Over the weekend, I wrote a powerful rant on my personal blog about Lew Rockwell and his destructive influence over the liberty movement. I’m not going to lie, it is filled with obscenities and is generally NSFW (though the only image is one of Lew’s face.) I wrote it so…colorfully…because I have been incredibly frustrated with a man who paints himself as the patron saint of libertarianism, the prelate of so-called freedom who is so quick to excommunicate anyone who disagrees with his own idiosyncracies. (I was also inspired by a NFL kicker’s letter to a Maryland state senator over the topic of same-sex marriage…among other things.)
There have been a few who are interested in a less avant-garde takedown of Rockwell, though, one better suited for polite company, and I am only too happy to oblige. I really feel that a man like Rockwell does not deserve such treatment, but I’m in the market of ideas, and I have customers to support.
The item that sent me on a tirade was a blog post on the Lew Rockwell blog calling Libertarian Party presidential candidate Gary Johnson a “warmonger” because he dared to say thanks to our military. Now you can have legitimate criticisms of the military and their unwavering, blind support from a large number of Americans, but calling Johnson a “warmonger” is too far and uncalled for. But it wasn’t even that; it was that the blog post labeled 9/11 a false flag operation.
In other words, Lew Rockwell’s blog is now the home of 9/11 Truthers. (Or Troofers.)
Recently, I’ve been having a running discussion on this blog about the US Constitution, the concept of “states’ rights,” and individual rights. It’s been very illuminating, as I’ve discovered that many so-called “libertarians” are in fact quite confused about what the US Constitution means, and have gotten mixed up in other ideas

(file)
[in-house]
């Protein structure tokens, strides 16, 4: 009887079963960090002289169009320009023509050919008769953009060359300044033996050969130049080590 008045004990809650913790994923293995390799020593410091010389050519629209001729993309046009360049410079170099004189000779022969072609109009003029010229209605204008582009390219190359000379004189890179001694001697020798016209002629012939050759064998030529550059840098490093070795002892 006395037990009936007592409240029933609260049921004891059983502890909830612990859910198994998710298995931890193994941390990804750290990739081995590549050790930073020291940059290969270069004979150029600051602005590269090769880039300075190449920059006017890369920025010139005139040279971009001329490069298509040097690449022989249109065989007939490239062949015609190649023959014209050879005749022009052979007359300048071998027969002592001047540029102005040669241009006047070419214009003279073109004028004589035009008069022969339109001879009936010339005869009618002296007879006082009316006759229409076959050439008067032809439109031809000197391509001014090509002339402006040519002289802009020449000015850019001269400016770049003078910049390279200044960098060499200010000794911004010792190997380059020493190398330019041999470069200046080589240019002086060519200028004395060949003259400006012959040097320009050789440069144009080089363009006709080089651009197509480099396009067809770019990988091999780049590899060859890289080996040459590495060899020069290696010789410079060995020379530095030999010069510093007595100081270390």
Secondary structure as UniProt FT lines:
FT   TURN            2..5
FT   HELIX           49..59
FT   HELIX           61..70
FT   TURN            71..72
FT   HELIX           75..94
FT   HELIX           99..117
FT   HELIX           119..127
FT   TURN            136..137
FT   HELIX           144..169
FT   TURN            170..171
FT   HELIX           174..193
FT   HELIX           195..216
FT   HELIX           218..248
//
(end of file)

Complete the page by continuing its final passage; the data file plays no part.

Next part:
Users such as “Jim” and “The Torch” (real name Johnny Storm, I’m assuming) have made the claim that the federal government should not, and is prohibited by the Constitution, from protecting people’s rights when they are being violated and trampled on by the state governments. Their reasoning is that the Tenth Amendment prohibits this, because the Founding Fathers were setting up a federalist system. This argument would actually hold water…if it was being presented on July 8th, 1868.
That’s because the next day, the nation formally adopted the 14th Amendment, which gives the federal government the power to enforce the Bill of Rights against the states, which now how to abide by it as well. (Little known fact: prior to the 14th Amendment, the Bill of Rights were not binding on the state governments; they only applied to Washington.)
These folks are both fans of Ron Paul, and have cited this column he wrote on Lew Rockwell’s site about state vs. federal: